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Carving China's own Buddhist tradition

By Liu Xiaolin (Shanghai Daily)

10:01, January 26, 2013

The seated Buddha in Cave No. 20 is the signature of the Yungang Grottoes.(Photo/Shanghai Daily)

Ancient Buddhist grottoes along the Silk Road in western China are treasure troves of magnificent art that show the influence of many cultures over more than 1,500 years.

Shanghai Daily is running a series of travel articles featuring a number of grottoes in Xinjiang, the Dunhuang Mogao Grottoes and Maijishan Grottoes in Gansu Province, the Longmen Grottoes in Henan Province and the Yungang Grottoes in Shanxi Province.

Most of these sites have UNESCO World Cultural Heritage status, while others are applying.

This piece, the third in the series, explores the Yungang Grottoes in Shanxi Province, plus offers travel advice. The first two stories, featuring Xinjiang's grottoes and Dunhuang Mogao Grottoes in Gansu Province, can be found at

Further articles on China's grottoes will appear in the coming weeks.

Walking along spectacular Lifo Avenue, with its 26 marble ornamental pillars, I marvelled at the grand renovations undertaken at the Yungang Grottoes site. Compared with last time I visited nearly a decade ago, the zone has expanded to almost eight times the previous size, adding ancient-style pavilions and temples, a well-equipped exhibition hall and even a castle-style theater that stretches deep underground.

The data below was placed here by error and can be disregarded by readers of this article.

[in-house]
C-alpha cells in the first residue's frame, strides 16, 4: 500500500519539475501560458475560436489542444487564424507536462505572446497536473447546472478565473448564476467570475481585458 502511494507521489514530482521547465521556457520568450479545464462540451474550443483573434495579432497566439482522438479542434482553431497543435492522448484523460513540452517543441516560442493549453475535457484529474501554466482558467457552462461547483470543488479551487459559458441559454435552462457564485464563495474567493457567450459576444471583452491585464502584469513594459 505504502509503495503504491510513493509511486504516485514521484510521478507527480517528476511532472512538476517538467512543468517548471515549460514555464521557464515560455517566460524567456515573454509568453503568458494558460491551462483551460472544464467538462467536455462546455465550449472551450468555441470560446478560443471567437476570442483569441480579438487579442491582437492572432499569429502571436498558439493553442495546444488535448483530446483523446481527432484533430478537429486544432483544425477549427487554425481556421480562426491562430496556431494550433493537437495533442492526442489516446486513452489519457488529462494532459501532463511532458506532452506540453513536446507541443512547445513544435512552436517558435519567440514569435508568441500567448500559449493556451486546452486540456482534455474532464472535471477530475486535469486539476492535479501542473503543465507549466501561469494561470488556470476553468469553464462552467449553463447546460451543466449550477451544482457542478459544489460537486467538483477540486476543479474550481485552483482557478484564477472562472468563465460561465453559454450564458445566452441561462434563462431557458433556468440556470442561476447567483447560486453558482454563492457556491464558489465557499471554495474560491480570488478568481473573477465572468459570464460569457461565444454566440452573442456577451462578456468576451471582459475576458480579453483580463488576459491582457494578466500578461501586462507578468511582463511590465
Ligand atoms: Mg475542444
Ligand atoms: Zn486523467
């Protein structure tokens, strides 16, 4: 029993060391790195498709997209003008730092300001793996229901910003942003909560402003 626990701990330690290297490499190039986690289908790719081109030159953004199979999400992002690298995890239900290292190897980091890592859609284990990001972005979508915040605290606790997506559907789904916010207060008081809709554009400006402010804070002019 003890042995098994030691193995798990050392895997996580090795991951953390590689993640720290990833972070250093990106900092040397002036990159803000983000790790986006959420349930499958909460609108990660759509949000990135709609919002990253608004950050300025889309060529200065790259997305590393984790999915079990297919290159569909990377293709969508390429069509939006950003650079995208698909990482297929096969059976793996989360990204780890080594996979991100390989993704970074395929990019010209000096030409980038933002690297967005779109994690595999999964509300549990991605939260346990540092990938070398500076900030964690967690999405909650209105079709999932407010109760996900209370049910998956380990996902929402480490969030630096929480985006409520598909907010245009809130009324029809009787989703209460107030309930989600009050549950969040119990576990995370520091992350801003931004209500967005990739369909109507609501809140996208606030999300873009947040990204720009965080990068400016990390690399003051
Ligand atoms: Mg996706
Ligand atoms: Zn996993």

Splendid as the renovation is, I quickly headed toward the grotto complexes. It is only when you see the grottoes stretching before your eyes that you can understand the beauty of Yungang Buddhist art.

In the south cliffs of Wuzhou Mountain west to Datong City, Shanxi Province's second largest city, the grottoes were created in the reign of Emperor Wencheng (AD 440-465) in Northern Wei Dynasty.

They were an attempt at atonement after the emperor's grandfather, Emperor Taiwu, attempted to extirpate Buddhism in AD 445, during a struggle with the Han insurgents. In the turmoil, numerous temples and Buddhist sutras were burned, statues toppled and monks killed.

Monk Tanyao is one of the lucky few who managed to escape. Later when Buddhism was revived, he convinced Wencheng to construct the grottoes.

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